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20130124
20130201
Search Results 0 to 14 of about 15 (some duplicates have been removed)
the road. and the tax hikes were not as bad as many people thought. the next thing is the debt ceiling which was a big leverage point and republicans kicked that can down the road. all you have left is the sequester. a lot of votes stores are on the sidelines worried about political risk and but a lot of political risk has been removed. tracy: you said kicked down the road but it will come back. you're talking about short-term euphoria for a while, correct? >> correct. the fed money policy is a huge driver. they're in the process of a financial repression regime where you look at different asset classes like treasury bonds. they're incredibly expensive. you don't make anything after cash. you lose money after inflation, right? tracy: right. >> what are your options? they're trying to drive people into risk assets. as investors look into high-yield bond or certain types of mortgage-backed securities they have become very rich. the only thing really left is equities. it is almost a process of elimination for investors. they end up driving equities higher. tracy: that's what we've seen in
. >> i don't think those demands are going away. part of the point of the short-term debt ceiling extension just passed last week was sort of to try and leverage their position in the sequester-related discussion of $1.2 trillion of autoic spending cuts set to kick in on march 1st which are delayed two months with the fiscal cliff deal. they're hoping to extract spending cuts from president obama. if not that fight, then in the next debt ceiling fight the next debt ceiling fight. the demand nor spending cuts isn't going to go anywhere. >> bill: barney frank, he would be fired up, ready to go. he knows she is issues. he knows the fiscal issues better than anybody else. >> deval patrick said he would be happy to have him. he didn't endorse it per se but he expressed sort of opens to the idea. >> wouldn't be a big learning curve for barney. >> bill: no, not at all. i think it would be very tough for governor patrick not to appoint him. i mean who else could step in and have all of the information and all of the experience you need to really fight for the people. >> i was going to say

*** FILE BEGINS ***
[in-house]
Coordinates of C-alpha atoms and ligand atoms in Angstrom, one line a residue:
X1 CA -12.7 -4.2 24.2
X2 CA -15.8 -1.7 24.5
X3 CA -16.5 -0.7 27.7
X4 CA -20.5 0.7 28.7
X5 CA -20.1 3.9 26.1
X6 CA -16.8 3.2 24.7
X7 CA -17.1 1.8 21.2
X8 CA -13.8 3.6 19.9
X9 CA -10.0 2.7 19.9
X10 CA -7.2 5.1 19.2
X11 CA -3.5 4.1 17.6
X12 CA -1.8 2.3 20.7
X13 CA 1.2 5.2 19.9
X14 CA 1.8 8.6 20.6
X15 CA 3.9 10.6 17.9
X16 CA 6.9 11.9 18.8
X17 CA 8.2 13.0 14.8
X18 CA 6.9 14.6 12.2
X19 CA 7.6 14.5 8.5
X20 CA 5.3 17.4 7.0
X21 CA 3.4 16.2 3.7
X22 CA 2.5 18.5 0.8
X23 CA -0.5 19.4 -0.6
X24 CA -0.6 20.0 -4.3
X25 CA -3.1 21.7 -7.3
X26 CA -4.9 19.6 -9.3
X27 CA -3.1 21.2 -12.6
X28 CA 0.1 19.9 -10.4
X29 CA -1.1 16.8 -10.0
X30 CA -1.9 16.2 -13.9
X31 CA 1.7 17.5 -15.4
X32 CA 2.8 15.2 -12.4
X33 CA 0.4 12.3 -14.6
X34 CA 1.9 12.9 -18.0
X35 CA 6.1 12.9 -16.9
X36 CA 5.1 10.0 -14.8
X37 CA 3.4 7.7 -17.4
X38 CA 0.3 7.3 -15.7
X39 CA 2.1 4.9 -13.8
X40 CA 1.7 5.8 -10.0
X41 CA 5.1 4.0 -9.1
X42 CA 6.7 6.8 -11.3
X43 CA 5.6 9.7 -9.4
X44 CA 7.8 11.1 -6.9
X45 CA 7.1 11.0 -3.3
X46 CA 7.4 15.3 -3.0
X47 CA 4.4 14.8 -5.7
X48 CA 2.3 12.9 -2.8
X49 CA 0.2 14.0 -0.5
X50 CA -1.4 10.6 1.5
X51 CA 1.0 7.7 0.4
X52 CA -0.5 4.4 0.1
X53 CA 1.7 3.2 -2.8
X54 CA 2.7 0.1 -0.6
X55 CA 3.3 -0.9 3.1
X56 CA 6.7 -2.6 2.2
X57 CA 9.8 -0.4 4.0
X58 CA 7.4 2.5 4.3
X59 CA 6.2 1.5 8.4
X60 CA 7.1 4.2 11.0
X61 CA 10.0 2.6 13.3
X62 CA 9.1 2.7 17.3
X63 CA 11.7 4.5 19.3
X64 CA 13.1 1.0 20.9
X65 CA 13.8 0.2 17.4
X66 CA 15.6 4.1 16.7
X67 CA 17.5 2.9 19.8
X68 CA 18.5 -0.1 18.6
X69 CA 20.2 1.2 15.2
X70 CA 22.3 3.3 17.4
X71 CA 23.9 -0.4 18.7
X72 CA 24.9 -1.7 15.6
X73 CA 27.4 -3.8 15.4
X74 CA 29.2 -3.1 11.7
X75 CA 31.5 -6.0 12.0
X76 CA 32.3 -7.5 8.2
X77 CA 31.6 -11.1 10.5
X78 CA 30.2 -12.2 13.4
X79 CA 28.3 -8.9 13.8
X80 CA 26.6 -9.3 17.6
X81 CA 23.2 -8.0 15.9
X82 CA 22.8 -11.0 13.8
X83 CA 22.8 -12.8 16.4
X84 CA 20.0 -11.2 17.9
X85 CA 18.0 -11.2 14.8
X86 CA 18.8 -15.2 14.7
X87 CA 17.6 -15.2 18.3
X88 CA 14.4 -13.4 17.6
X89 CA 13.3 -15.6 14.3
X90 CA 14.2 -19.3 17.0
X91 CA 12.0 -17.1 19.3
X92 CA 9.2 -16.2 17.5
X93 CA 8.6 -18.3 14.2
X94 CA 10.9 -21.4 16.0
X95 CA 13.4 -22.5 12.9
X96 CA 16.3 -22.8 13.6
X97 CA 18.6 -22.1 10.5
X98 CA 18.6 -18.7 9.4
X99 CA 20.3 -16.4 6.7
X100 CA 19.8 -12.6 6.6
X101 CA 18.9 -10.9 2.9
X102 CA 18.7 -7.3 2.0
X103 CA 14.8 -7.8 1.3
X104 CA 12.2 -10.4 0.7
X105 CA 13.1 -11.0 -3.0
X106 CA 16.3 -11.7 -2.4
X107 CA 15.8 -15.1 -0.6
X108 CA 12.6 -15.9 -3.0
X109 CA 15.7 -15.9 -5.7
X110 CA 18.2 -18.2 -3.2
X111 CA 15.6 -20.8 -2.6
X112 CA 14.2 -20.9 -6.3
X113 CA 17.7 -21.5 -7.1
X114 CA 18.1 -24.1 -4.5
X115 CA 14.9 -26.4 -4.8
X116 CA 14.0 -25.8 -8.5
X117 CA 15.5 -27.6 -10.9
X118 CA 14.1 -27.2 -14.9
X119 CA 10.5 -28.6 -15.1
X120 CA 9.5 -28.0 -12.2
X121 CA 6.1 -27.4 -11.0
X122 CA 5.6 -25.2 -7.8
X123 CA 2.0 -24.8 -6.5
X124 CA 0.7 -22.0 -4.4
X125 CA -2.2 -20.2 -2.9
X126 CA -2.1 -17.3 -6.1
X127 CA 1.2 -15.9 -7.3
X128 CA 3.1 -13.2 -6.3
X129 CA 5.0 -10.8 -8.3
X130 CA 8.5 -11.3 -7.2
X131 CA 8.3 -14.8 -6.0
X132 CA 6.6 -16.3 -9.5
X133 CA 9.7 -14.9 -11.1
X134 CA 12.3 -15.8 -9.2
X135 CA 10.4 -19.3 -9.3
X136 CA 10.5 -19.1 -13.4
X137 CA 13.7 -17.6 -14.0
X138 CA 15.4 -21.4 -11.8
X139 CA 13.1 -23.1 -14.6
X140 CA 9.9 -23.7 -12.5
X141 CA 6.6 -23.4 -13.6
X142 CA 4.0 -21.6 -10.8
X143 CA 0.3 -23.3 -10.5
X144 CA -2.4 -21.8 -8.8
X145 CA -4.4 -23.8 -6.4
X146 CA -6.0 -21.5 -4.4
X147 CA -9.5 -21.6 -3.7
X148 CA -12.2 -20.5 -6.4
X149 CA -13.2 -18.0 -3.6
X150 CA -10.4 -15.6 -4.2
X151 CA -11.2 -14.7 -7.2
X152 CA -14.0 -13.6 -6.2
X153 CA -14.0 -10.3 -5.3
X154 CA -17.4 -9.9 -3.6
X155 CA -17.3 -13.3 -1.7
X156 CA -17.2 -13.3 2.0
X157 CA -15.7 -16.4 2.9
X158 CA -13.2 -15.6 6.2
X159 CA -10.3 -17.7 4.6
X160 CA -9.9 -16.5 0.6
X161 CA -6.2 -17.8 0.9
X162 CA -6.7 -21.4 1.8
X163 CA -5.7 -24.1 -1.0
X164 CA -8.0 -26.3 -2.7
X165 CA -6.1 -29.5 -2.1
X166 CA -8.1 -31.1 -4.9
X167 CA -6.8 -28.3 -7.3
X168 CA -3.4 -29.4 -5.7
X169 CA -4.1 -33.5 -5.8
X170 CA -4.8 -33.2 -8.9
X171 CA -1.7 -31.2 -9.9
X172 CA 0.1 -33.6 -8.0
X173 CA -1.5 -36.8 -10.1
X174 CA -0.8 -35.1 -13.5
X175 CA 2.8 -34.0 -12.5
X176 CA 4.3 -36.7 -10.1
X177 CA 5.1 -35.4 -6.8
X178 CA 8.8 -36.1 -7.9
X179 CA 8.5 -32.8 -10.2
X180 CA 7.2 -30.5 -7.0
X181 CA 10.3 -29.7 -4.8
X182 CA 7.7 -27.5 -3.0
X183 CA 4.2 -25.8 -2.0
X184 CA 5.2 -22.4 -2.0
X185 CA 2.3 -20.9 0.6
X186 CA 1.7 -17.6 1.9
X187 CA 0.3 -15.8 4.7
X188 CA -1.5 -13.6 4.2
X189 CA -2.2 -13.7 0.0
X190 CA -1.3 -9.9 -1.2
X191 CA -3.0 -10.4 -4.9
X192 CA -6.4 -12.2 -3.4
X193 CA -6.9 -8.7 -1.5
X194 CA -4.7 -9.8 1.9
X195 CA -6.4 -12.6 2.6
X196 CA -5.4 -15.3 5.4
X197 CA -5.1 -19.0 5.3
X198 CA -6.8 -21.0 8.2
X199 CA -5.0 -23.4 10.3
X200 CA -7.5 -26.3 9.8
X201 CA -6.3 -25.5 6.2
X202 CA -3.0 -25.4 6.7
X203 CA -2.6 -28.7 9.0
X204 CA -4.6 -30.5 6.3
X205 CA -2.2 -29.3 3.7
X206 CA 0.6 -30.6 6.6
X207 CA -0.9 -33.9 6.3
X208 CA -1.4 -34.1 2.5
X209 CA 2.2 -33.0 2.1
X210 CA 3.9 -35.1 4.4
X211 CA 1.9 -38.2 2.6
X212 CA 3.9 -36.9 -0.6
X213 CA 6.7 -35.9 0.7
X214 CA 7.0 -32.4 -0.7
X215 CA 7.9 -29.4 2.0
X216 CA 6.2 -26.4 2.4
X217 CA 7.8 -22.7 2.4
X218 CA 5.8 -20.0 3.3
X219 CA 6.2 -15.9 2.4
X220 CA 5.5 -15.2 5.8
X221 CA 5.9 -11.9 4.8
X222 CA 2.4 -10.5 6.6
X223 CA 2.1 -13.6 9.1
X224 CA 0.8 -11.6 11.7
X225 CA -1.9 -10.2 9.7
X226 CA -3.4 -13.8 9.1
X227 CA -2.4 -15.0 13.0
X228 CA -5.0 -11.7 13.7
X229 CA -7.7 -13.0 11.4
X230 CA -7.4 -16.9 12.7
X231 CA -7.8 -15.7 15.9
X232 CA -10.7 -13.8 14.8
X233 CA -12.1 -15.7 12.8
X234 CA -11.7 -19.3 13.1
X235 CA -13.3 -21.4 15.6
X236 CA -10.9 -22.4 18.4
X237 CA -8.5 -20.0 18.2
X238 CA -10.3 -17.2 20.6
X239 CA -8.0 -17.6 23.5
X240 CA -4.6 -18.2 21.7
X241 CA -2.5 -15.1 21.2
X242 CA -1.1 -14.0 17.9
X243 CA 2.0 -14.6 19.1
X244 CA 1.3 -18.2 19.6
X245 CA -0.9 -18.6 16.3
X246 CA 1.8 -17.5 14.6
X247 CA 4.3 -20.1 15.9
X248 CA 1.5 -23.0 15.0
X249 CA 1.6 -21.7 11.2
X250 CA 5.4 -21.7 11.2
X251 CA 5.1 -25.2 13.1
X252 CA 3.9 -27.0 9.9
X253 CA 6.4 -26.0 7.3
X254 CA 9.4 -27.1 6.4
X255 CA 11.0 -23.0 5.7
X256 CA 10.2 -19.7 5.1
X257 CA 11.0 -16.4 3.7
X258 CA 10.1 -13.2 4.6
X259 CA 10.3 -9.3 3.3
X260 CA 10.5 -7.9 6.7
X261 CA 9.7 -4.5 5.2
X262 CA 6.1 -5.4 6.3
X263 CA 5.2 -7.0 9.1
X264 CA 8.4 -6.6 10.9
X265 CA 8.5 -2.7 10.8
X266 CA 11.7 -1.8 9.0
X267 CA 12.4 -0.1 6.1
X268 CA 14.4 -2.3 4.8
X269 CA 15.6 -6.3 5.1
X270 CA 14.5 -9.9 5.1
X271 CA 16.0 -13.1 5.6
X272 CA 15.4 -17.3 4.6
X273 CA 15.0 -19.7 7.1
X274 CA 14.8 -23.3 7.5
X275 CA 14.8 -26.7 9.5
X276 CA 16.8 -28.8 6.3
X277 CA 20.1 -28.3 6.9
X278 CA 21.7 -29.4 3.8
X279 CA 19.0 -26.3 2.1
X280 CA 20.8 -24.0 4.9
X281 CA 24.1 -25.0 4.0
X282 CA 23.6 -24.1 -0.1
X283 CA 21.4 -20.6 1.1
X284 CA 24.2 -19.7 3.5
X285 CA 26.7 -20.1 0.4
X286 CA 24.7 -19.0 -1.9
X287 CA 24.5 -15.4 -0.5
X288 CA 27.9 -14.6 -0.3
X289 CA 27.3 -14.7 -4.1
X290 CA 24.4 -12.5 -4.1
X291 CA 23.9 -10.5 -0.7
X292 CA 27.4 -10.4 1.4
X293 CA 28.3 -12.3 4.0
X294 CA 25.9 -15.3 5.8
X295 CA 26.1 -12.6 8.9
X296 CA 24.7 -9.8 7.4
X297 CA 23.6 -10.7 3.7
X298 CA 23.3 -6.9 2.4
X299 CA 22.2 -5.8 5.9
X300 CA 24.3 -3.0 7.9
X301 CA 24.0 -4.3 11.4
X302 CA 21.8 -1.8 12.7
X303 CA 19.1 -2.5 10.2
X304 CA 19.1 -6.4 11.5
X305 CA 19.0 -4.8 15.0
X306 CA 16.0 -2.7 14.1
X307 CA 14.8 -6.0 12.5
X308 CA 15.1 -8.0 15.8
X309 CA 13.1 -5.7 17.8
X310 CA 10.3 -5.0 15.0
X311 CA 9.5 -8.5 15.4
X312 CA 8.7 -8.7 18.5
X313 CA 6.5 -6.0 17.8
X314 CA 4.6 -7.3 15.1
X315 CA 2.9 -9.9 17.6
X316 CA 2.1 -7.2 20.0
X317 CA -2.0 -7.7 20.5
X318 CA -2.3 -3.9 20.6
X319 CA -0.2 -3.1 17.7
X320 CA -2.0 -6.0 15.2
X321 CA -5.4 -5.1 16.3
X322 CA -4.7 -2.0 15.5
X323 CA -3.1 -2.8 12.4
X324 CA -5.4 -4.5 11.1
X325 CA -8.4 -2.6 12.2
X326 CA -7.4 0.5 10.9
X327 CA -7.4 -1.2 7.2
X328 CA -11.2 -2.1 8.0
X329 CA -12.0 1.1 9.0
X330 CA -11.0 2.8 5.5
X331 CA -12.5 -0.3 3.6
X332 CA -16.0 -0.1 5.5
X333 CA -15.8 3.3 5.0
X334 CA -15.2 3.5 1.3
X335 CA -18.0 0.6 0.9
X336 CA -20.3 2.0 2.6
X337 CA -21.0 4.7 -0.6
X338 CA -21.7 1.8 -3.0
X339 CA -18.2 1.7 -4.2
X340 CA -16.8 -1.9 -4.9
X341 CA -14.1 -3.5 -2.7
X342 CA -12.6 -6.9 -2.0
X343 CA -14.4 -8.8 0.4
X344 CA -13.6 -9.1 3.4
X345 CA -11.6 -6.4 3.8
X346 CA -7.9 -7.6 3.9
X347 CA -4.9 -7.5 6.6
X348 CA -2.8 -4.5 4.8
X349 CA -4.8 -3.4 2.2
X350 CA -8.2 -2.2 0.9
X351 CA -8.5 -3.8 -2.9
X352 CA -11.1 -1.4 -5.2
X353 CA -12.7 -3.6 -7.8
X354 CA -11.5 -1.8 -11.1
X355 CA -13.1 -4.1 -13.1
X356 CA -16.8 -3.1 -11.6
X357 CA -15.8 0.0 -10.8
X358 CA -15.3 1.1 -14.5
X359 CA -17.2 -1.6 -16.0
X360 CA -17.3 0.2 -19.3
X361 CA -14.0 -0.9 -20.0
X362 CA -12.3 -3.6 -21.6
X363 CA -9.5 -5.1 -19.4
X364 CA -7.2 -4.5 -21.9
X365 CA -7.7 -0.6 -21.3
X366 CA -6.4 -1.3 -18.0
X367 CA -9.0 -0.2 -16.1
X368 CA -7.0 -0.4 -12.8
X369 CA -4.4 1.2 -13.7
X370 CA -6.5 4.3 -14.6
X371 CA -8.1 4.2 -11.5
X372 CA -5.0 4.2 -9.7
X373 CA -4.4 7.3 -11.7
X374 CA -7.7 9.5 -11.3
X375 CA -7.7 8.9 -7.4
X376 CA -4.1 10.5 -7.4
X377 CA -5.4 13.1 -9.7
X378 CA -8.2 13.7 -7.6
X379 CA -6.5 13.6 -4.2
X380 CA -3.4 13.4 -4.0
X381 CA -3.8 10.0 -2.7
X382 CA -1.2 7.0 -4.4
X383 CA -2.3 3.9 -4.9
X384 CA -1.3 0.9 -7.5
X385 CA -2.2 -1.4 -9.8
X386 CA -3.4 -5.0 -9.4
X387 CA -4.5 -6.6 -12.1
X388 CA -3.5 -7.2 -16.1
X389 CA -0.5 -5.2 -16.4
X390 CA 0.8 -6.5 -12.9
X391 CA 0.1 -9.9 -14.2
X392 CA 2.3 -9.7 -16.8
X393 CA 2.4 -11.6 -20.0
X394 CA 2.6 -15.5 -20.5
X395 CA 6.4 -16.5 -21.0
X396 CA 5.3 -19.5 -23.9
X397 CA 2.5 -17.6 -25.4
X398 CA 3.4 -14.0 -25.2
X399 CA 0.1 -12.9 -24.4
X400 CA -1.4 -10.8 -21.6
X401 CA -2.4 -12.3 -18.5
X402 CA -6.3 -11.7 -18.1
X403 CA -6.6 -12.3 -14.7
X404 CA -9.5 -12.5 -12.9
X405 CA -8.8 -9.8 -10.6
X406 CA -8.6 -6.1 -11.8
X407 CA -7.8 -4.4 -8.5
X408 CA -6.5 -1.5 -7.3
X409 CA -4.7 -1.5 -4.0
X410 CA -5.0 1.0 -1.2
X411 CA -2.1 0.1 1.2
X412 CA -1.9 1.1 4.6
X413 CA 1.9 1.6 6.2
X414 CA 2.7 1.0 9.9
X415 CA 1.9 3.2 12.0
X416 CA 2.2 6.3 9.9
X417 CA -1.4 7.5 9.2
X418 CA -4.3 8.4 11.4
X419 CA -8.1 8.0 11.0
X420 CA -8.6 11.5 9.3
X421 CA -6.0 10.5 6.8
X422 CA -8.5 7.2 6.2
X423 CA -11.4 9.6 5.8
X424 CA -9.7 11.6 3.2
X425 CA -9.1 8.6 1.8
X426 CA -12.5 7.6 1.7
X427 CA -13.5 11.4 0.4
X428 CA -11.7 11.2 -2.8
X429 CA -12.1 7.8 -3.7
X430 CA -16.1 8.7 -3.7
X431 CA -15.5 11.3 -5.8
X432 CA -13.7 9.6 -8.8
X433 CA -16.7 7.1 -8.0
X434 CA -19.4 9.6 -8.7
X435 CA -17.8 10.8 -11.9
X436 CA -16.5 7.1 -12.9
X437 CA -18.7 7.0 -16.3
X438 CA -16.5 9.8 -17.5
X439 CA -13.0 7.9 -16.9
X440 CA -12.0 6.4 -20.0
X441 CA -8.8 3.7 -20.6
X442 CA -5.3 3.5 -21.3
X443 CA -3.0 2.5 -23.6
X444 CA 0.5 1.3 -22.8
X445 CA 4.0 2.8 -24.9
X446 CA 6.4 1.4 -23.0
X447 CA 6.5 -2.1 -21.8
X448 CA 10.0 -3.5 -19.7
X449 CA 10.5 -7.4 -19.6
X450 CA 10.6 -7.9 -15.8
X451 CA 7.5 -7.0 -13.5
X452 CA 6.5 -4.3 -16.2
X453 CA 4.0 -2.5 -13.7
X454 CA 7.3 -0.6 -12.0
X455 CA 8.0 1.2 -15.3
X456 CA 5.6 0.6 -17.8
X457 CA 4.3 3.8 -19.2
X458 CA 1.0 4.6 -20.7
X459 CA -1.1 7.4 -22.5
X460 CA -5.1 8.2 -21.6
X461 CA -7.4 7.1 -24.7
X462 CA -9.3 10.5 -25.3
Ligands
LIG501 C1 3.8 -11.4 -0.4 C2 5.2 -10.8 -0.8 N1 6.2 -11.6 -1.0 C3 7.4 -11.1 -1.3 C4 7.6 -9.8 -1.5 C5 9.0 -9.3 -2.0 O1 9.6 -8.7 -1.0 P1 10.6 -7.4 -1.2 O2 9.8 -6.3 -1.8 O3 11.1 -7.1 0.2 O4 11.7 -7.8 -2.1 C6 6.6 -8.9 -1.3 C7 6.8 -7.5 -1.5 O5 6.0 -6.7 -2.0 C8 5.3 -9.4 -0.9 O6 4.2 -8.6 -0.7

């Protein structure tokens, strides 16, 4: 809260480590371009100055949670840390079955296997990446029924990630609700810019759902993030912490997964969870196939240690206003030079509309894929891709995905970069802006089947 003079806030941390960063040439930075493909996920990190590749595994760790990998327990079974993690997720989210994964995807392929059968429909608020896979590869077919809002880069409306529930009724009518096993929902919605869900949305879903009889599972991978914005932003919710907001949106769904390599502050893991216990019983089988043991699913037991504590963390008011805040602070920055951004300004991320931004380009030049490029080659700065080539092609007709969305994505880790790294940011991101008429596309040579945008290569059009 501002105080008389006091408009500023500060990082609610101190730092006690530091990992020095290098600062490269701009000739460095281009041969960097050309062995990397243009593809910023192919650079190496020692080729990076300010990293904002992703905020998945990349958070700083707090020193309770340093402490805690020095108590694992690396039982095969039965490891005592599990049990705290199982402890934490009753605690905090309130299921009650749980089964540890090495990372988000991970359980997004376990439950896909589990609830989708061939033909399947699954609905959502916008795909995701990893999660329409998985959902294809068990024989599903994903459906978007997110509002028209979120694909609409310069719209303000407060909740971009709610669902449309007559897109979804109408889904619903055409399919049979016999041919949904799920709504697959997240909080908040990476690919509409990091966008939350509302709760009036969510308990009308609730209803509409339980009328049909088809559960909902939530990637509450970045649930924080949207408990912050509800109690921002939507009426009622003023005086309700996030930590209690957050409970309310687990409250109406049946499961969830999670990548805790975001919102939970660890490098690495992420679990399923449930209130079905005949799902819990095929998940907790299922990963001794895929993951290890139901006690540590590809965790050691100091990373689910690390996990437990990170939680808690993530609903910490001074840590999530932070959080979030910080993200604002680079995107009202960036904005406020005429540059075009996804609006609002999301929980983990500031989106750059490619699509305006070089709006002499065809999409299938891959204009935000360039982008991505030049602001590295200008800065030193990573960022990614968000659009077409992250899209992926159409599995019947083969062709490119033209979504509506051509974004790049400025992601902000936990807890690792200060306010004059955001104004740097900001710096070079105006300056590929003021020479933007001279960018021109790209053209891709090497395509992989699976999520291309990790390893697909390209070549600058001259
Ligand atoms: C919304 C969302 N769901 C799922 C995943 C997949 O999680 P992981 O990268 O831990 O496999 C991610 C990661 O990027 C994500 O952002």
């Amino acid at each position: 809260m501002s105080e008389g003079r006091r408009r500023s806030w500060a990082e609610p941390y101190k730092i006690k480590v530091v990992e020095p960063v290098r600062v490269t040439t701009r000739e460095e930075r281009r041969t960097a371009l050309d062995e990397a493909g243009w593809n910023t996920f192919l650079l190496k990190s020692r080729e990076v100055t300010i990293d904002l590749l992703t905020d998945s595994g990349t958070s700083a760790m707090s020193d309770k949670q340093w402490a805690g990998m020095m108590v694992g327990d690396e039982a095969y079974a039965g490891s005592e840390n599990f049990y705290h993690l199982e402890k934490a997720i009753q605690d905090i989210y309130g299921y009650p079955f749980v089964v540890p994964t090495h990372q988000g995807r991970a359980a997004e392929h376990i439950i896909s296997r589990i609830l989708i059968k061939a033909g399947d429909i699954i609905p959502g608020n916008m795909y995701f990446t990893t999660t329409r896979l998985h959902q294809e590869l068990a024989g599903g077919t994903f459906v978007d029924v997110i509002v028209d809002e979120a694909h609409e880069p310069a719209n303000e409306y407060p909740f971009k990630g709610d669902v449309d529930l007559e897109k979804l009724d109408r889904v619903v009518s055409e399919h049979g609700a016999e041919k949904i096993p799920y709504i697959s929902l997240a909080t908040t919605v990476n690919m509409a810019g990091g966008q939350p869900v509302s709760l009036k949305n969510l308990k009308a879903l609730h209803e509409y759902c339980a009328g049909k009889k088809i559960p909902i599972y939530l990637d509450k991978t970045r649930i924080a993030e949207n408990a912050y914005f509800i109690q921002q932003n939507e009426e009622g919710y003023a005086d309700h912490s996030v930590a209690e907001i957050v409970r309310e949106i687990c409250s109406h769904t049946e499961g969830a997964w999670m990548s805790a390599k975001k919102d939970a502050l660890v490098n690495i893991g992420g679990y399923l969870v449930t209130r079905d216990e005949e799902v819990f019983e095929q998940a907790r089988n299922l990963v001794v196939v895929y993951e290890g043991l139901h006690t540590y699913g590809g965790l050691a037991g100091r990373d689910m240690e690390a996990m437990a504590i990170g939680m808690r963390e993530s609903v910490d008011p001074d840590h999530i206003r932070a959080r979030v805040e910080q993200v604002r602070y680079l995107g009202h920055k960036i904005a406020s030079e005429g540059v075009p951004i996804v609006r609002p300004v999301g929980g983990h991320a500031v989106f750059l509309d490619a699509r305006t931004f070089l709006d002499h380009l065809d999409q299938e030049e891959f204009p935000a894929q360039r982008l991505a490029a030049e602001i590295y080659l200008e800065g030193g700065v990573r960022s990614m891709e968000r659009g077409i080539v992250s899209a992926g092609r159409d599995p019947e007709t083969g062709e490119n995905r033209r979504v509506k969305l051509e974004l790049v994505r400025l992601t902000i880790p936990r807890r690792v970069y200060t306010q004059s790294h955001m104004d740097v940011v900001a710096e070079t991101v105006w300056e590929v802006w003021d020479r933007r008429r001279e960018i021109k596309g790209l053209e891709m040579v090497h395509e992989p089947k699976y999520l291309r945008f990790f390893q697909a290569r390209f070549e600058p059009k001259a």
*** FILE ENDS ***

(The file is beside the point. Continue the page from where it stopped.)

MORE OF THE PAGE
the of current debt ceiling through mid-may. but at that point it retroactively goes up and the bipartisan policy center says the increase will be $450 billion. call it about half a trillion so the new total will end up being around 17 trillion in federal debt, as of mid-may. that string attached to the no budget-no pay provision. house republicans who have passed budgets during the first obama term inserted this into the legislation, essentially to pressure senate democrats to pass budgets. they have not done that during obama's first term. the measure says each chamber has to pass a budget by mid-april. sured either chamber fail, its member's pay would be withheld. here is harry reid talking about it and how it comes together today. >> obviously democrats would prefer a longer suspension of the debt ceiling which would provide additional economic security and stability as we continue to find ways to decrease the deficit. raising the possibility the united states could default on its obligations every few months is not an ideal way to run government but a short-term solution is better than anoth